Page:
Indonesia voices opposition to U.S. war to oust Hussein

Foreign minister supports U.N. effort to find arms


JAKARTA, Indonesia - Indonesia, the world's most populous Muslim nation, is opposed to military action to topple Iraqi leader Saddam Hussein, the foreign minister said yesterday.

The minister, Hassan Wirajuda, said that "regime change" through military intervention "would be difficult to accept."

Instead, he said that Indonesia supported "every effort on the disarmament of weapons of mass destruction through the United Nations Security Council."

Indonesian government officials, preoccupied by the aftermath of the Bali attack in October and the threat of terrorism at home, have said little about Iraq.

Western diplomats said there had been no expectation that Indonesia would support intervention against Iraq.

The hope, said one diplomat, was to persuade the government to keep its statements on Iraq as moderate as possible.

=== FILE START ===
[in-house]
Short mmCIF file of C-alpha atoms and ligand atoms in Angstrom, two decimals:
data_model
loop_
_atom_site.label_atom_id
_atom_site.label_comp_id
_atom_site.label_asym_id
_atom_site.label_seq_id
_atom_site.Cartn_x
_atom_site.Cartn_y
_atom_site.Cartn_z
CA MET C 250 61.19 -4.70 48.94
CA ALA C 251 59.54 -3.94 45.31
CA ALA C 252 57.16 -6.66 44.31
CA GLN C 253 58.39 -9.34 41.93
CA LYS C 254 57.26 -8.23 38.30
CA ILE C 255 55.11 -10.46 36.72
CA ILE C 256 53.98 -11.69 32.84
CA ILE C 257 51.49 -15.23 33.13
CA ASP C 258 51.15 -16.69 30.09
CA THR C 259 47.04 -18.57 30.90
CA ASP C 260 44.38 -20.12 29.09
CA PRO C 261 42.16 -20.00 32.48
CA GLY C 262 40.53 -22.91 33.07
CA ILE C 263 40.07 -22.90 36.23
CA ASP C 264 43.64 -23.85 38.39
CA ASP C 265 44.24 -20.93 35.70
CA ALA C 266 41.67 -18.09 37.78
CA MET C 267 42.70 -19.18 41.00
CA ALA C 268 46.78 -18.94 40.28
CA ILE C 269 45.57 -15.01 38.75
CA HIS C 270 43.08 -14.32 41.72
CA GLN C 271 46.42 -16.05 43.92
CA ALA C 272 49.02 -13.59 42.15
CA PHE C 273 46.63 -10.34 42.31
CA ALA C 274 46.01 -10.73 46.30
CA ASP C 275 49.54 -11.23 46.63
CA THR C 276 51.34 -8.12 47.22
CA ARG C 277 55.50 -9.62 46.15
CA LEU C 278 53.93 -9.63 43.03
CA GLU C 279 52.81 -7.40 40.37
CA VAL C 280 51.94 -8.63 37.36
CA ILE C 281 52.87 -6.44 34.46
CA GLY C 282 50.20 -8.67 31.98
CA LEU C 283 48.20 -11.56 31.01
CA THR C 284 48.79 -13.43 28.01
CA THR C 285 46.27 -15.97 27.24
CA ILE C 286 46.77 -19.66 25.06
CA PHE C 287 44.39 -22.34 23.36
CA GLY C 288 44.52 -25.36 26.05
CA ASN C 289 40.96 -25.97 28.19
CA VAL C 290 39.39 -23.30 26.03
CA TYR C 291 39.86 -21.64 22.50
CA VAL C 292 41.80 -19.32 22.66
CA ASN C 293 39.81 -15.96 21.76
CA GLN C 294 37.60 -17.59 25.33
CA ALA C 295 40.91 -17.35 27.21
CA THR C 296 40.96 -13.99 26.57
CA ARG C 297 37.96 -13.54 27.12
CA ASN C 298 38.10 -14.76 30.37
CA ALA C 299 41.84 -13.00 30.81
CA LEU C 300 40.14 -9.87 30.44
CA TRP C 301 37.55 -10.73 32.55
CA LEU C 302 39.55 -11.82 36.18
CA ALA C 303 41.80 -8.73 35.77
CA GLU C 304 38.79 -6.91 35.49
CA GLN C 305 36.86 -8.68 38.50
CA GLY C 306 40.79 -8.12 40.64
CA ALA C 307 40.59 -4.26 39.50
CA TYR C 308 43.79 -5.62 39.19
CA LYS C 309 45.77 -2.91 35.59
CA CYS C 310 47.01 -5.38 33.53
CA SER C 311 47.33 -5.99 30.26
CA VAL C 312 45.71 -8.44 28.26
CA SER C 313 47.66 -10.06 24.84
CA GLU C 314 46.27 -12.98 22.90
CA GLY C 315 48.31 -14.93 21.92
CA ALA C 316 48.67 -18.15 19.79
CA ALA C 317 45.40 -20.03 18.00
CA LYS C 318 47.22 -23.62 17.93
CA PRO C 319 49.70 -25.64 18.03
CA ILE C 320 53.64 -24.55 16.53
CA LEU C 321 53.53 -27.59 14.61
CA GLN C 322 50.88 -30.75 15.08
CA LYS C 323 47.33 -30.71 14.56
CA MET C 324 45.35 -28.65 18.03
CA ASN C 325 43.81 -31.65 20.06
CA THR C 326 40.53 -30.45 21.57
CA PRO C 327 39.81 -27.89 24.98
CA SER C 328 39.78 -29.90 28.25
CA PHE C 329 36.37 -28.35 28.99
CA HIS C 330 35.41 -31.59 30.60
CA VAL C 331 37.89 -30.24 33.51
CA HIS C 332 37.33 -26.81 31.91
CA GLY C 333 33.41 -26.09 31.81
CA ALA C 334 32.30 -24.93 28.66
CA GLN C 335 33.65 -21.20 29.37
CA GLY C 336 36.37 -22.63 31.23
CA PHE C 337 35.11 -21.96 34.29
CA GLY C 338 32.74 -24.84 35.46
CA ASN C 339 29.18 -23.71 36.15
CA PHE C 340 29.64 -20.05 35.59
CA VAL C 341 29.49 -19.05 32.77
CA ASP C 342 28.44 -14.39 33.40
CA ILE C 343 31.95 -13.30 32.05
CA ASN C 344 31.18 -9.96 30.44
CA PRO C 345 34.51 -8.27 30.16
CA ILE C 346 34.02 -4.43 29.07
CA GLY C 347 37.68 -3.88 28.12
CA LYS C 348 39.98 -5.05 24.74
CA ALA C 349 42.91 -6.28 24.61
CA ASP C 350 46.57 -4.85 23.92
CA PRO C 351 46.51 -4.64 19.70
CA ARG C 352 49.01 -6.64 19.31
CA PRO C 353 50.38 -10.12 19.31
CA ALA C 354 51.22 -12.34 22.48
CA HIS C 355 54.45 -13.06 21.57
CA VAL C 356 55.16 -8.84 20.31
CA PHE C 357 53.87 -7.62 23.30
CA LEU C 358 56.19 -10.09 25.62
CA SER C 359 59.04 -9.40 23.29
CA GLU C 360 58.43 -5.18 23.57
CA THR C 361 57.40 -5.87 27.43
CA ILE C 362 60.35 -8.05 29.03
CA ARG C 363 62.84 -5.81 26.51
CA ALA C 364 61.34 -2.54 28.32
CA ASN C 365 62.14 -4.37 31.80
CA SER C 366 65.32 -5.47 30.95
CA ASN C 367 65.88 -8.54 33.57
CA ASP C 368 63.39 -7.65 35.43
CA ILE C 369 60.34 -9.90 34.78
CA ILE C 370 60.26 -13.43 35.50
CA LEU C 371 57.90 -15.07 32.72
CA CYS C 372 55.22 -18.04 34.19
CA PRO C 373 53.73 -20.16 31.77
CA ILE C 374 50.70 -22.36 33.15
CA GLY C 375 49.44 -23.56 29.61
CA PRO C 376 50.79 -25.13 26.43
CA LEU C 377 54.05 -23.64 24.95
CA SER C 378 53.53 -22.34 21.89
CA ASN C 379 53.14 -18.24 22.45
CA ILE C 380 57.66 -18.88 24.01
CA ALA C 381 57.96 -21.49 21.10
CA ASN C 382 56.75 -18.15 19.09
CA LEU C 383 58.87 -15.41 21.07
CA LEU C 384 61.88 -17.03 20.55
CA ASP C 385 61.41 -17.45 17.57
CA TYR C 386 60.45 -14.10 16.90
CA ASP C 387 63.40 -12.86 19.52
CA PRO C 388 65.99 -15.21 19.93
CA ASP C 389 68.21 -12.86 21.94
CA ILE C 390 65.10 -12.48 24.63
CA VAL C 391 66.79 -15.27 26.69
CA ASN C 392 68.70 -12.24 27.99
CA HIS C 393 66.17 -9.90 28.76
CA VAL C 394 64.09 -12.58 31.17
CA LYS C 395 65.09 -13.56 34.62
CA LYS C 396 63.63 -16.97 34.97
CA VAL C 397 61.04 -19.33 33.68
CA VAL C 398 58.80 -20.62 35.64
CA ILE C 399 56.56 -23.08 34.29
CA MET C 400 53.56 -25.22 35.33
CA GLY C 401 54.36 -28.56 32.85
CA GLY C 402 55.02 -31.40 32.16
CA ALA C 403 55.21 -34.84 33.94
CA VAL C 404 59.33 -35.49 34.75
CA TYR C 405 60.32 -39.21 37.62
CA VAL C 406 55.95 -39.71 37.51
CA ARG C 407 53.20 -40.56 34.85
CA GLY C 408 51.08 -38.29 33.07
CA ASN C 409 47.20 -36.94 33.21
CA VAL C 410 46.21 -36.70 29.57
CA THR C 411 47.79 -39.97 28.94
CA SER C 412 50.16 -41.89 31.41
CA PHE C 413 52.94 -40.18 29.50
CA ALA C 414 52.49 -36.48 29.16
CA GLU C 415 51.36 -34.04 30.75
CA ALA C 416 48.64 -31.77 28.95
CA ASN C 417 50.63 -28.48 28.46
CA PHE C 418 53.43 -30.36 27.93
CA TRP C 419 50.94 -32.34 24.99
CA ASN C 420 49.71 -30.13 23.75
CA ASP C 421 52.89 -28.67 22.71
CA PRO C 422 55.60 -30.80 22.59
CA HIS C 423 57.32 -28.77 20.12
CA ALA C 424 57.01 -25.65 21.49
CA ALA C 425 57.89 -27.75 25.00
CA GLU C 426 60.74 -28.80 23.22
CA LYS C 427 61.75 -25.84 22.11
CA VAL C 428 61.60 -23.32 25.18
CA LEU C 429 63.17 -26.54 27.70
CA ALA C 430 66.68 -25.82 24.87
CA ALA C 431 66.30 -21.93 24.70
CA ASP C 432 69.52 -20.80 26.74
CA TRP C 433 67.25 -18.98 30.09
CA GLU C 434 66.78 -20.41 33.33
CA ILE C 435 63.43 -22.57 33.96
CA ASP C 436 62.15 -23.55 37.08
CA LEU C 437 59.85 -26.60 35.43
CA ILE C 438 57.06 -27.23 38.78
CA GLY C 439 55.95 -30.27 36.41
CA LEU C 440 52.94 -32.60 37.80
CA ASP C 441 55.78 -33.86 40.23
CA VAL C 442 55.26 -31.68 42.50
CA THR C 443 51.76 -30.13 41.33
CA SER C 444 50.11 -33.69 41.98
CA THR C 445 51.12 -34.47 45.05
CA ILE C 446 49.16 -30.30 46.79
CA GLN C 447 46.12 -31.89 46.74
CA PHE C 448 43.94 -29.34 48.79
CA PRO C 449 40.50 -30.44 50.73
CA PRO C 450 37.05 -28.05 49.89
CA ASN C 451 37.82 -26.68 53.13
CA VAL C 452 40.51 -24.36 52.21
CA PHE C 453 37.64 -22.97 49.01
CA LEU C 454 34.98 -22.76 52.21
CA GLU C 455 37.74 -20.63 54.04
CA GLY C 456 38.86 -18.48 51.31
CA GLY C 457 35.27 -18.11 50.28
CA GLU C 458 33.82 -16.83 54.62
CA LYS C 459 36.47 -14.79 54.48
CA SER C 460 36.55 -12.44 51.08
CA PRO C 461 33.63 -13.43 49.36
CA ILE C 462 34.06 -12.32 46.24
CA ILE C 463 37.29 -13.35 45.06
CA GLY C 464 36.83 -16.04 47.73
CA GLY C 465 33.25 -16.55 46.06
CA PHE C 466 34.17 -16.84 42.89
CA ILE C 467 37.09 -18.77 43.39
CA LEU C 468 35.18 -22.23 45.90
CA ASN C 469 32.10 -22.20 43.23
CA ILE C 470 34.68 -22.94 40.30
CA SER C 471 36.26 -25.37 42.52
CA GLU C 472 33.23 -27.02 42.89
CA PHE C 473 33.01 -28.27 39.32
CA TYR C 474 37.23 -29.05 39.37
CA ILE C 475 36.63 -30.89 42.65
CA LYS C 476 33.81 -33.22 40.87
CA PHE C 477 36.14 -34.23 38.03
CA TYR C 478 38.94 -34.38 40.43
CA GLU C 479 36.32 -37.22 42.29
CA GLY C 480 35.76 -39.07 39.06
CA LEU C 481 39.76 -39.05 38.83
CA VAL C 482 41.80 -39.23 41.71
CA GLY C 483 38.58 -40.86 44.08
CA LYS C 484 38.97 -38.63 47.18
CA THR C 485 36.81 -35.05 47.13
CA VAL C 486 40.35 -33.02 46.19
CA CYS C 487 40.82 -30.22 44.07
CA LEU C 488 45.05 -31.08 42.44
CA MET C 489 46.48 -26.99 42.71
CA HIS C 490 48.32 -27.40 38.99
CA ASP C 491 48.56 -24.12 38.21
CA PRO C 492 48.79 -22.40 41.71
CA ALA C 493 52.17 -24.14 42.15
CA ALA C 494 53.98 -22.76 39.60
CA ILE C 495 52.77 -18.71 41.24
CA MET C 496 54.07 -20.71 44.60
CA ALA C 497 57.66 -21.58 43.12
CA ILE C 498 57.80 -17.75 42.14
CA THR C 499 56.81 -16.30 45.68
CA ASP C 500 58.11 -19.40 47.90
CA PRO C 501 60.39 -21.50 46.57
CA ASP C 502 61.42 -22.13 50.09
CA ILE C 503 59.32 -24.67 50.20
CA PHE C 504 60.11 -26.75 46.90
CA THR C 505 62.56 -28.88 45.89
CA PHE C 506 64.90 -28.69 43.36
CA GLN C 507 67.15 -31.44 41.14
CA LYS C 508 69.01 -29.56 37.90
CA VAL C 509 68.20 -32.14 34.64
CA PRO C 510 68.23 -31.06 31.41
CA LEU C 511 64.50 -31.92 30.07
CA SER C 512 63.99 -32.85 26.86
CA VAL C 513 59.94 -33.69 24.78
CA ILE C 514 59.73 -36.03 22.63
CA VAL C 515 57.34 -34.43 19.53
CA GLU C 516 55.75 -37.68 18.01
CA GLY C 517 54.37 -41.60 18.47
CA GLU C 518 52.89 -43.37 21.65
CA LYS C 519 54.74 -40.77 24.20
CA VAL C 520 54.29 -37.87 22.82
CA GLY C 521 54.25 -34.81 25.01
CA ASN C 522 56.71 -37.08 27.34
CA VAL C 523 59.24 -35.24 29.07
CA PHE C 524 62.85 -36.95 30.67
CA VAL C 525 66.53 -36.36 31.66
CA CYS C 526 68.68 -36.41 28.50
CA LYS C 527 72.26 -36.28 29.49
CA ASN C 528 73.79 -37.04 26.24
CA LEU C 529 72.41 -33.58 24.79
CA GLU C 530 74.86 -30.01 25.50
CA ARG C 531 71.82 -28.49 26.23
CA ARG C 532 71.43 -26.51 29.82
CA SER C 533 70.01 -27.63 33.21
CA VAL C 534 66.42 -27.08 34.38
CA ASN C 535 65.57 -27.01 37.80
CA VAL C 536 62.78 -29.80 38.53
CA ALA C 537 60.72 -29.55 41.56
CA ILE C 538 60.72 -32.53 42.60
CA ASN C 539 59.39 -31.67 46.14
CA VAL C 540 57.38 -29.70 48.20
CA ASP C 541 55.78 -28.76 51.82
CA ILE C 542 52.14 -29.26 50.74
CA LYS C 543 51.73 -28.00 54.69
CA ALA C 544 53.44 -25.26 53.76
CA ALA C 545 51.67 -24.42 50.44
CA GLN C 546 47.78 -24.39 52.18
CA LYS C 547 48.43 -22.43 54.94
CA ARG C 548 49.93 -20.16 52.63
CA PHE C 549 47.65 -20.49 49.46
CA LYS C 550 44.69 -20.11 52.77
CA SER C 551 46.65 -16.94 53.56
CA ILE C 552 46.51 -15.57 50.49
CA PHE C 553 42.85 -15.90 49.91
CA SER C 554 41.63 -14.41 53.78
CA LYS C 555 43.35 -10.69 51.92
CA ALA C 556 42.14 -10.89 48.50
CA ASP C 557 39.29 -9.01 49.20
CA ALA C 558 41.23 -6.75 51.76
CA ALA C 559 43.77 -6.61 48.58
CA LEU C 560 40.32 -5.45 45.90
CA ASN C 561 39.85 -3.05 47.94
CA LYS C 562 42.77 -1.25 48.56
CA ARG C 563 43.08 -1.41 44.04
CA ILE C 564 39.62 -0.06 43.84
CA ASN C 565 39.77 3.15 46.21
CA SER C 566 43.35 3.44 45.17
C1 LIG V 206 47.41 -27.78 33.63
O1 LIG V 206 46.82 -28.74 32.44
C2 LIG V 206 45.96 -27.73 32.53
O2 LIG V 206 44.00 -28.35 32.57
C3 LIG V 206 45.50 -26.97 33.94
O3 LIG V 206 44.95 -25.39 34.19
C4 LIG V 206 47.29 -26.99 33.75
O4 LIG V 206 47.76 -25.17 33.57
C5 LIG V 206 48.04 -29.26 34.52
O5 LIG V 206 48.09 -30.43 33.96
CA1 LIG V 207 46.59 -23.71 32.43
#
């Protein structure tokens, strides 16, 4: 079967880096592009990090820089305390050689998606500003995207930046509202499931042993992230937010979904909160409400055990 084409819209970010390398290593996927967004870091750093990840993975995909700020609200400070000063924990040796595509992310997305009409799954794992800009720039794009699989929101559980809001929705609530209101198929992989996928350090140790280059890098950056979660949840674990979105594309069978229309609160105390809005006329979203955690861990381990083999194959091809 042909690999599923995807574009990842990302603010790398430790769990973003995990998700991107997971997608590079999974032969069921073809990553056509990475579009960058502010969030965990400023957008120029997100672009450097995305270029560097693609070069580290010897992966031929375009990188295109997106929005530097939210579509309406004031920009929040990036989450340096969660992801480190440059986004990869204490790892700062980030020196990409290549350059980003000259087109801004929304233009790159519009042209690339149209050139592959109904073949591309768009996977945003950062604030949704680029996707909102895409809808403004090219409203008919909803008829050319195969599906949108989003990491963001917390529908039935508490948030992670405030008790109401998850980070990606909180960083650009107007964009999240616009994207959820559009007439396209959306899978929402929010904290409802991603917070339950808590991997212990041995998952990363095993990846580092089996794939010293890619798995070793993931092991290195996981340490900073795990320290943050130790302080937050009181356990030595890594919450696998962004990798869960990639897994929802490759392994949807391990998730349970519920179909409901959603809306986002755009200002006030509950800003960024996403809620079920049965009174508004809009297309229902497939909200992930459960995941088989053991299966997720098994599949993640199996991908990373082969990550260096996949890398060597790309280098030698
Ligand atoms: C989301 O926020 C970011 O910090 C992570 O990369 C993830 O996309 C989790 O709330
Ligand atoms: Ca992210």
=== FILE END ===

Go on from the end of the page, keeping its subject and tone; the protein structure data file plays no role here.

The minister's comments, made as part of a presentation to the media on Indonesia's foreign policy in the past year, were low-key and stressed the importance of the United Nations.

But they appeared to reflect an unease among some Indonesian officials at the prospect of widespread anti-American protests in the event of a war against Iraq.

The minister for political and security affairs, Gen. Susilo Bambang Yudhoyono, has warned publicly that a United States-led war against Iraq would spark anti-American demonstrations.

An American expert on Indonesian Islam, Dr. Robin Bush, told the American Chamber of Commerce this week that foreign businesses should be prepared for protests if war started.

"Be prepared for the fact it will be messy," said Bush, who heads the Islam and civil society program at the Asia Foundation. "How bad it will be will depend on the level of international consensus" for the war, she said.

Western diplomats said that the level of unrest in Indonesia would depend on a number of variables, including the extent of Iraqi civilian casualties and the reaction of the Iraqi population to the war.

The Bush administration ordered all dependents of American diplomats and non-essential American employees at the United States embassy to leave Indonesia soon after the Bali attack.

In several reviews since the evacuation, the State Department has decided that Indonesia remained too unsafe for the return of the employees or their dependents, administration officials said. The timing of their return was still under review, they said.

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